When Peter Jackson (“Lord of the Rings”, “King Kong”) and James Cameron (“Titanic”, “The Abyss”) walked on stage, they were already chuckling at each other. Together, they filled up Hall H at this year’s Comic-Con International in San Diego last Friday.
One of the moderator’s first questions was what movies inspire them. Jackson said he watches “Goodfellas” and “Casino” a lot. “I can watch those movies and feel inspired again,” said Jackson.
“I don’t like to watch movies while I’m making a movie,” said Cameron. “I’ll mindlessly search cable late at night. I don’t want to be strongly influenced.”
At this point, a thin man with a comb over, thick glasses, and a plastic sci-fi gun rushed up on the stage. He claimed that he was thirsty from walking around the convention all day, and poured himself a glass of water from Jackson’s pitcher. A bodyguard appeared quickly and pulled him off the stage.
“That’s interesting,” said Cameron. He then added nonchalantly, “What was the question again?”
The talk then turned to the future of film. Both directors feel that 3D filmmaking will be essential in Hollywood over the next few years. Cameron took the opportunity to announce that he has started a project to convert “Titanic” into 3D. It could take anywhere from a year to a year and a half to finish the project.
“3D is something very timely,” Cameron said. “We need it now to give the degree of theatricality that the theaters need.”
This got Jackson wondering which of his projects would look good in 3D. Someone in the crowd shouted “Dead Alive!”
“‘Dead Alive’ would be cool, yeah!” said Jackson. He went on to explain that while he would love to convert his “Lord of the Rings” trilogy into 3D, Warner Bros., who now control the rights to the films, has said there aren’t enough 3D theaters to merit the cost.
Looking ahead to new techniques is essential, Cameron said. “There’s a zone in the middle between the possible and the impossible, where in maybe five years you can pull it off. That’s where I like to be.” This was why his next project, “Avatar,” has had such a long pre-production process. Many special effects build some of the central characters, and they “lived in the uncanny valley for a while.”
Jackson addressed the often-heard complaint about the lack of originality in movies. “It feels like the entire film industry is in a defensive stage right now. No one’s on the attack.”
This segued into Jackson’s support of Neil Blomkamp’s upcoming “District 9.” Blomkamp is apparently a huge fan of Cameron and had said to Jackson, “I want to know what’s inside James Cameron’s head.”
“I hope not literally. We’ve already had one wacko on the stage today,” said Cameron.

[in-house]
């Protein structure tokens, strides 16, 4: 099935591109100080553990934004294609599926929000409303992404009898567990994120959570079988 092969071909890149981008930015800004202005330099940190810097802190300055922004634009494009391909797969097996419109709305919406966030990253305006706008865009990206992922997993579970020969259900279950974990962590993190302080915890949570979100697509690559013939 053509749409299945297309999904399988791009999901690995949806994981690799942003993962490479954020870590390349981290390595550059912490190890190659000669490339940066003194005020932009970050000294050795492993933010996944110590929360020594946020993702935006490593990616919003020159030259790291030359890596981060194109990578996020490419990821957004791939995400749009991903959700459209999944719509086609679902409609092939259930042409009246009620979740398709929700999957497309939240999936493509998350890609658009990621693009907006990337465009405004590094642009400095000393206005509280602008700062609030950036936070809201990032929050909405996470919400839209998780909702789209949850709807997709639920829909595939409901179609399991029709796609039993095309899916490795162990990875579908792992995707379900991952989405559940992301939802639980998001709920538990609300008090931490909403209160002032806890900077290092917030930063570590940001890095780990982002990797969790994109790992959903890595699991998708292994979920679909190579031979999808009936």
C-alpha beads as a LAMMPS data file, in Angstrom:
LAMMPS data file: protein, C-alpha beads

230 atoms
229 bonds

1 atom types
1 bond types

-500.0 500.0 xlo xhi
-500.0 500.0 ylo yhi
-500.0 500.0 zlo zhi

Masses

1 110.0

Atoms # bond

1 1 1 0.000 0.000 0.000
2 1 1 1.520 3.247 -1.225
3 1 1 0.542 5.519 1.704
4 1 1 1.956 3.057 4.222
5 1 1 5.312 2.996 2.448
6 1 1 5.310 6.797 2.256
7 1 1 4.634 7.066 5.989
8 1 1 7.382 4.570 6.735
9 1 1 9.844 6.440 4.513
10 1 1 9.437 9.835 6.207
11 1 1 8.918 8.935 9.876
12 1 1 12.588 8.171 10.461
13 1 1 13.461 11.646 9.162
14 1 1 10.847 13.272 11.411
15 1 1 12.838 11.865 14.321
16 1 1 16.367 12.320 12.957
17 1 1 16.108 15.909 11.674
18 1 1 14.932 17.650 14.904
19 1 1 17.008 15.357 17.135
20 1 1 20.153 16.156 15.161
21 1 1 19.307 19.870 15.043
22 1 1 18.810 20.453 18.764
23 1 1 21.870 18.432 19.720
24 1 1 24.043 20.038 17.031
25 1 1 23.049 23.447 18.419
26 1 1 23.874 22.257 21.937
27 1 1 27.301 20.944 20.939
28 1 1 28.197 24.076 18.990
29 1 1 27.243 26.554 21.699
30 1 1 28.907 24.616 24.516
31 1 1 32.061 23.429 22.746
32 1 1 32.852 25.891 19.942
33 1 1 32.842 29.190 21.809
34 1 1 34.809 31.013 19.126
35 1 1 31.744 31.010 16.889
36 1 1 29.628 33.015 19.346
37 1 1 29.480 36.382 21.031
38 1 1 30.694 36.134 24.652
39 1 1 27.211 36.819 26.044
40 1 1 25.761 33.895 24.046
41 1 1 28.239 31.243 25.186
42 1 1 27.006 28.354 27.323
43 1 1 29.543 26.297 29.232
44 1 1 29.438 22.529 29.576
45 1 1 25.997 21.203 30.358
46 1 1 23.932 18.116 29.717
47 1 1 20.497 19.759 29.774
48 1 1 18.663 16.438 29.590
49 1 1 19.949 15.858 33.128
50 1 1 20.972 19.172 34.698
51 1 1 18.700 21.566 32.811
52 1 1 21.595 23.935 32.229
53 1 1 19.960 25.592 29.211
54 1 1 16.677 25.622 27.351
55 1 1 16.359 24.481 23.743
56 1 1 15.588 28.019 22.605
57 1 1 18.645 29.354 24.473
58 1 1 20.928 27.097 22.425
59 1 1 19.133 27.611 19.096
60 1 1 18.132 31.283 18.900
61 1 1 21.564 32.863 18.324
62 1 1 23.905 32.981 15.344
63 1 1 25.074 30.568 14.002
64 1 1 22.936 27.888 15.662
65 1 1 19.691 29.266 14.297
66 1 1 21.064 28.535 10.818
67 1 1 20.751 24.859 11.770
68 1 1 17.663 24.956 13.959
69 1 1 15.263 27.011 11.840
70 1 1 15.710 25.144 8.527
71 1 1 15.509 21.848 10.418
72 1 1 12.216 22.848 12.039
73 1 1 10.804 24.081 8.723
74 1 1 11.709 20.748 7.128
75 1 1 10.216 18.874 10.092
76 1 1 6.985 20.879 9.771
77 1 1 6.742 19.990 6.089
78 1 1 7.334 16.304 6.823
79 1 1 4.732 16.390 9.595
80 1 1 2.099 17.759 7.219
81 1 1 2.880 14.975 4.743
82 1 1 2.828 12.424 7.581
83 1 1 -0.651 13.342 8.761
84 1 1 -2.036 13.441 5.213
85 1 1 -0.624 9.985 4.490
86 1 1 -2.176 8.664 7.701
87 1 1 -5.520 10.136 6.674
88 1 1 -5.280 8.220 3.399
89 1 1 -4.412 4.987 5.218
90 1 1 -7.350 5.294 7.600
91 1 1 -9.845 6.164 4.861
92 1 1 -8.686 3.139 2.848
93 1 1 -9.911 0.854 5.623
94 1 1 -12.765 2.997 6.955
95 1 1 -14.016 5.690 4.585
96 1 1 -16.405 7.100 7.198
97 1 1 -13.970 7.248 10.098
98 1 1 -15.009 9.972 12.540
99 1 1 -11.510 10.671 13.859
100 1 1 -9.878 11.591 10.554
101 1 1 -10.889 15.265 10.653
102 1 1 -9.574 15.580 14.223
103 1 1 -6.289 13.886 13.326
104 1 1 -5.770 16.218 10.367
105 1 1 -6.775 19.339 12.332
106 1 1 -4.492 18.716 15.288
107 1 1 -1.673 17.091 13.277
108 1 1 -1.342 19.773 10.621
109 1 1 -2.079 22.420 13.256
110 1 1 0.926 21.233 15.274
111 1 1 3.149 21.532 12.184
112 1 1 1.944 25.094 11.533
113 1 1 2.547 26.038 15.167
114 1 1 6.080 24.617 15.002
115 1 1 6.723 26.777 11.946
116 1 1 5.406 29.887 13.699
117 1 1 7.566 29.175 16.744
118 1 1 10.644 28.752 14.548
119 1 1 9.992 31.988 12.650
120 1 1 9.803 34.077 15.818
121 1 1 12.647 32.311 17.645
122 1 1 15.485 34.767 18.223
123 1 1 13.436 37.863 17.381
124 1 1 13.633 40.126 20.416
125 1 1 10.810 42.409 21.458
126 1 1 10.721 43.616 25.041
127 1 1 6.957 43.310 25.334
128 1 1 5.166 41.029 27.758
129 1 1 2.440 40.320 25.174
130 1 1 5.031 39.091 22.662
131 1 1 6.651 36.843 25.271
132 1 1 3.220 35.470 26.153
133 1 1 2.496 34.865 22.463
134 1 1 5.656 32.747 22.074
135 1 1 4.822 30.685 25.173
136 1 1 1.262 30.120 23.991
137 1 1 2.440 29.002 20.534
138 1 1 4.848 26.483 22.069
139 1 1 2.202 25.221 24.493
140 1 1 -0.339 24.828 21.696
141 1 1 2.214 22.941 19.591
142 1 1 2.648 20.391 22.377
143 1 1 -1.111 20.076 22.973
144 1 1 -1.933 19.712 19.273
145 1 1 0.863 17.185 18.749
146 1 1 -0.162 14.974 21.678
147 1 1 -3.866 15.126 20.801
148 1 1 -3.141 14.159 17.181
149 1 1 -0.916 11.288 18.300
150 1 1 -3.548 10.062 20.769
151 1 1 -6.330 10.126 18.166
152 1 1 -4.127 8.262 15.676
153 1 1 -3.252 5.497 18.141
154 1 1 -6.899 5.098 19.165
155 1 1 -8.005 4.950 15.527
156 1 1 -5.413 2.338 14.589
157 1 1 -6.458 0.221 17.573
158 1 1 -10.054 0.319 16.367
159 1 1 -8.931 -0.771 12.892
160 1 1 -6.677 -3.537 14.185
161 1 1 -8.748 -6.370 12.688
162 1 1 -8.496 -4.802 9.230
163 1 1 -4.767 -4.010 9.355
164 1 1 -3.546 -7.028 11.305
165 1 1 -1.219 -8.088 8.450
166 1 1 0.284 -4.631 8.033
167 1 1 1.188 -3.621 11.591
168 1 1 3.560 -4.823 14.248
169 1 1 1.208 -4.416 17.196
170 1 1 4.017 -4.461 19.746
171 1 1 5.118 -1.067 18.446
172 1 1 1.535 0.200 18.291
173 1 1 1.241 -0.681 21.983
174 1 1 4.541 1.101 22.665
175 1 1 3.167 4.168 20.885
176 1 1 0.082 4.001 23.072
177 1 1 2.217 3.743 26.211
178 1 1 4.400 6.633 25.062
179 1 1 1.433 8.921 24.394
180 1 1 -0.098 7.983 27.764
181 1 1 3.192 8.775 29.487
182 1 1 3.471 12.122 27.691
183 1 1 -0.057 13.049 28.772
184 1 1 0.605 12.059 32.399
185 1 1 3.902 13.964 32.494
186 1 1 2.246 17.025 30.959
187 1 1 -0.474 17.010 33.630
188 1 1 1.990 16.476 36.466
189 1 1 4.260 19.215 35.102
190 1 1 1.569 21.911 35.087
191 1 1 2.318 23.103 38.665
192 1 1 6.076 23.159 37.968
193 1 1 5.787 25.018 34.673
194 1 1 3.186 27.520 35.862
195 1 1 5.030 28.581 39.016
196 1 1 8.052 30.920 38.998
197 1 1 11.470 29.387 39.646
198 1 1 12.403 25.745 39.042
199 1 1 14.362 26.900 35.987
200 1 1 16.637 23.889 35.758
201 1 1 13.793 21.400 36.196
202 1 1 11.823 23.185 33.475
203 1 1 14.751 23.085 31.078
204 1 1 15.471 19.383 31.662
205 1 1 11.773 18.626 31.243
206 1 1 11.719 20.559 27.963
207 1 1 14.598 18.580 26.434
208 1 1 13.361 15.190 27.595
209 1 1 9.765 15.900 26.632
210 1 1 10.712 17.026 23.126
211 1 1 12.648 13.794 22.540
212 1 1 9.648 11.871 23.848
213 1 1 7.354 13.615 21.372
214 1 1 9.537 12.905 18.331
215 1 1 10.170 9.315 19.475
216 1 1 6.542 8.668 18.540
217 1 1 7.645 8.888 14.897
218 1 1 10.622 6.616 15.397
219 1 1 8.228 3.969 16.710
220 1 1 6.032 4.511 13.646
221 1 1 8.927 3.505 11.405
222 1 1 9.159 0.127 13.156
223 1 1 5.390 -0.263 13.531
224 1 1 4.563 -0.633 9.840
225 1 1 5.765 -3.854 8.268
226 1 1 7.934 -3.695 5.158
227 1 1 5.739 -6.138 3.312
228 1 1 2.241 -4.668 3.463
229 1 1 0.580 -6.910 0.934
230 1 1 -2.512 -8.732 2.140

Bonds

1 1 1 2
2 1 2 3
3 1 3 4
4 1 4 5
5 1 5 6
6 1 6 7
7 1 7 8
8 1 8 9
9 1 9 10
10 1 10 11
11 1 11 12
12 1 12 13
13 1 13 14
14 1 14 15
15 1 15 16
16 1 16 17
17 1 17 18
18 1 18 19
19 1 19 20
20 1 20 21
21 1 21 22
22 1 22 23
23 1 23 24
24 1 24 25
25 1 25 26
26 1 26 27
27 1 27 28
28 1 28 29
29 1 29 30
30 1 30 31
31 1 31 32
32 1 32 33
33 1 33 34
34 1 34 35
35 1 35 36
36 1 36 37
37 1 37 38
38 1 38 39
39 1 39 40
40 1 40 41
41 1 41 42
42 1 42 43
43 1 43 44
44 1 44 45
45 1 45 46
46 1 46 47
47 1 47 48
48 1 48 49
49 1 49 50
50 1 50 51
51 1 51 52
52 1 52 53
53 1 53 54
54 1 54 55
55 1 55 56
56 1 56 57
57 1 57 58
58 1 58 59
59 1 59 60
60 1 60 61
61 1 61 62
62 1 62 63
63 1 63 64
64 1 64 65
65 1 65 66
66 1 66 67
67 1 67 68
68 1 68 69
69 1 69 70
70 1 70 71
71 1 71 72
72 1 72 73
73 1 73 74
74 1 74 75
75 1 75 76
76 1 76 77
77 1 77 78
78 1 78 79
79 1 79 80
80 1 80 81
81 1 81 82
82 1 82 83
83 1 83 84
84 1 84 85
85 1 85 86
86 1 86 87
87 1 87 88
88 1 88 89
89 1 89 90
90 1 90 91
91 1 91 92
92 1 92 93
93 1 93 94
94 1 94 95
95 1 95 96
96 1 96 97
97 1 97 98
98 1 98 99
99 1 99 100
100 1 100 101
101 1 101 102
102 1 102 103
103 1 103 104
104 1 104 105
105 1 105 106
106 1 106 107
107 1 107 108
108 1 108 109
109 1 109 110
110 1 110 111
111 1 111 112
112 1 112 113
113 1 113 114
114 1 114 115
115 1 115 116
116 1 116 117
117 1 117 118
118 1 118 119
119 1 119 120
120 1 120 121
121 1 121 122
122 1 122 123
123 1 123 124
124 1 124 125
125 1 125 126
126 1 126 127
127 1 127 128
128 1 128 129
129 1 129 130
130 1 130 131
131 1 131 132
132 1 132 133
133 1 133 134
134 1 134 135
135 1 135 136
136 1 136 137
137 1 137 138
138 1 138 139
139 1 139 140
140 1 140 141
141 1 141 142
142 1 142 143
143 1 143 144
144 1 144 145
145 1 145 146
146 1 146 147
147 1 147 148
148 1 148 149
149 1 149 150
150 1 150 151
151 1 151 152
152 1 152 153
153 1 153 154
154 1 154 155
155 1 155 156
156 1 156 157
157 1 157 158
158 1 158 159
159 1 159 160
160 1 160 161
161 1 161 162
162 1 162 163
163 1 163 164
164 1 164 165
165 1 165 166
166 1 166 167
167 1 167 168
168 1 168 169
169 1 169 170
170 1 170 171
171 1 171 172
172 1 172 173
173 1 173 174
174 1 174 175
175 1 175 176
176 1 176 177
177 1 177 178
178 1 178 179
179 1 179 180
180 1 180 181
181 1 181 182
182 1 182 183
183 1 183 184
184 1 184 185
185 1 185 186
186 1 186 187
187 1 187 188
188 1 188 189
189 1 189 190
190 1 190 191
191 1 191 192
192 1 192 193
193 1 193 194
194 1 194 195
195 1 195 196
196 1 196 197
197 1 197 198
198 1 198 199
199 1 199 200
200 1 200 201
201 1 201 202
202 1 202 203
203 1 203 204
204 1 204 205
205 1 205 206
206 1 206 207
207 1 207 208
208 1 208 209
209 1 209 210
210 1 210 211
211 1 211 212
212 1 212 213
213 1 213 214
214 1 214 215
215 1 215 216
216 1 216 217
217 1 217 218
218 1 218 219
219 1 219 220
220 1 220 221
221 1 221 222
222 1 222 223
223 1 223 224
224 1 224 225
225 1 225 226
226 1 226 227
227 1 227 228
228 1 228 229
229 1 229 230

The directors discussed the technical innovations they would like to see. “Personally I would like to see an increase of frame rate from 24 to 48 [frames per second],” Cameron said. “I think sports could drive that.”
Jackson also lamented the watching of movies on smaller screens, such as on the iPhone. “It’s like instead of going to Paris you buy a postcard and put it on your mantle. It doesn’t replace the experience of being there, of seeing the movie.”
“If you get stoned and hold it up here,” said Cameron, pointing in front of his nose, “you can’t tell the difference!”
Motion capture was discussed next. “I don’t like to call it mo-cap or motion capture,” said Cameron. “I like to call it performance capture. [Actors] don’t do motion, they do e-motion.”
Jackson also calls the process performance capture, and expressed his concern for the future of actors as the technology advances. “There’s an [intellectual property] aspect to be considered. The actors should own their image.”
“Should we do a movie with Marilyn Monroe? No, it’s creepy and wrong,” said Cameron. “But if Clint Eastwood wants to do another ‘Dirty Harry’ movie, I’d probably go see it.”
Jackson also brought up another project: the new “King Kong” section of the Universal Studios Hollywood tour that he is producing. Jackson’s face lit up as he described his plans, including a wraparound view of Skull Island, King Kong fighting dinosaurs, and how Kong’s hot, stinky breath will be blown on the tourists. The ride will also be in 3D and shot at 60 frames per second.
While known for using some of the most advanced tech available for his movies, Jackson had this to say about the nature of technology and storytelling. “Technology is only ever a means to an end. The whole thing is about the future of movies and tech is that it’s only ever about stories and character, and that’s all they ever should be about.”
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